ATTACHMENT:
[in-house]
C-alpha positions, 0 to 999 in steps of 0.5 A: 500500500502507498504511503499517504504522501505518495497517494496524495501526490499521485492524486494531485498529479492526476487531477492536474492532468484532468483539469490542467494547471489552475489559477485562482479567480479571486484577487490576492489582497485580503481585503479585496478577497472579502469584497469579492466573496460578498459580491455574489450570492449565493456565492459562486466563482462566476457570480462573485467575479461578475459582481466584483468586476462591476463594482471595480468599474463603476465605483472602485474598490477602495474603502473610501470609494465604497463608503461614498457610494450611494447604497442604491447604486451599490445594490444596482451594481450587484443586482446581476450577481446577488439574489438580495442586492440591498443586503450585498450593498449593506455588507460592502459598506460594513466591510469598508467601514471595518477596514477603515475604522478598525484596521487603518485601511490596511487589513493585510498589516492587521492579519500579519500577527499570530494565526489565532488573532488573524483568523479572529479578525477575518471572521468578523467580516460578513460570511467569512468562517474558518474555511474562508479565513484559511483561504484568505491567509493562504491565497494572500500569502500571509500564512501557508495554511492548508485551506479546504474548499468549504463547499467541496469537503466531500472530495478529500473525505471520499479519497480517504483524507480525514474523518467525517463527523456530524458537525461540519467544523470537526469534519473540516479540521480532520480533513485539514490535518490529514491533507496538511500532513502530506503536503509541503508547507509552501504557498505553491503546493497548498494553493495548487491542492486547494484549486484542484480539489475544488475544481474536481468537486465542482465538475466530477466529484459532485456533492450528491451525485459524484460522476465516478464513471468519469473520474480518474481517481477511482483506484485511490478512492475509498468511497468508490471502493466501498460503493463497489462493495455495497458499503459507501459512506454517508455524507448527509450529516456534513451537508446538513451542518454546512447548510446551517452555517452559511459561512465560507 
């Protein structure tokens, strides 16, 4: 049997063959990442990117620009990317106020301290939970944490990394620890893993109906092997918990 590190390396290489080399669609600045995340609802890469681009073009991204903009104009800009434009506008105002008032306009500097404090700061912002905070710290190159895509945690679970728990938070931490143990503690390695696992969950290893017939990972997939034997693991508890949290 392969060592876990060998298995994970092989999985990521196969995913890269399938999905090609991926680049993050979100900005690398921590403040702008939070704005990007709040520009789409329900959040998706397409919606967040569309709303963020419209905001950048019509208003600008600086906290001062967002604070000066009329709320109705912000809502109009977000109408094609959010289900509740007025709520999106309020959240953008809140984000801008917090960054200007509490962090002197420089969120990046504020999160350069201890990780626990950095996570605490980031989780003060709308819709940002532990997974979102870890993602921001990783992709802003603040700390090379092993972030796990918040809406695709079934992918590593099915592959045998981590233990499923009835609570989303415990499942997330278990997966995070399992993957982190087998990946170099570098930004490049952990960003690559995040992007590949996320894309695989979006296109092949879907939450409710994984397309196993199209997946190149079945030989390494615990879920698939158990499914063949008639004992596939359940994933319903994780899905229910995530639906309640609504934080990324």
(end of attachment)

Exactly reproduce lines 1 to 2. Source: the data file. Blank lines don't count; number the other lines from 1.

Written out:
[in-house]
C-alpha positions, 0 to 999 in steps of 0.5 A: 500500500502507498504511503499517504504522501505518495497517494496524495501526490499521485492524486494531485498529479492526476487531477492536474492532468484532468483539469490542467494547471489552475489559477485562482479567480479571486484577487490576492489582497485580503481585503479585496478577497472579502469584497469579492466573496460578498459580491455574489450570492449565493456565492459562486466563482462566476457570480462573485467575479461578475459582481466584483468586476462591476463594482471595480468599474463603476465605483472602485474598490477602495474603502473610501470609494465604497463608503461614498457610494450611494447604497442604491447604486451599490445594490444596482451594481450587484443586482446581476450577481446577488439574489438580495442586492440591498443586503450585498450593498449593506455588507460592502459598506460594513466591510469598508467601514471595518477596514477603515475604522478598525484596521487603518485601511490596511487589513493585510498589516492587521492579519500579519500577527499570530494565526489565532488573532488573524483568523479572529479578525477575518471572521468578523467580516460578513460570511467569512468562517474558518474555511474562508479565513484559511483561504484568505491567509493562504491565497494572500500569502500571509500564512501557508495554511492548508485551506479546504474548499468549504463547499467541496469537503466531500472530495478529500473525505471520499479519497480517504483524507480525514474523518467525517463527523456530524458537525461540519467544523470537526469534519473540516479540521480532520480533513485539514490535518490529514491533507496538511500532513502530506503536503509541503508547507509552501504557498505553491503546493497548498494553493495548487491542492486547494484549486484542484480539489475544488475544481474536481468537486465542482465538475466530477466529484459532485456533492450528491451525485459524484460522476465516478464513471468519469473520474480518474481517481477511482483506484485511490478512492475509498468511497468508490471502493466501498460503493463497489462493495455495497458499503459507501459512506454517508455524507448527509450529516456534513451537508446538513451542518454546512447548510446551517452555517452559511459561512465560507 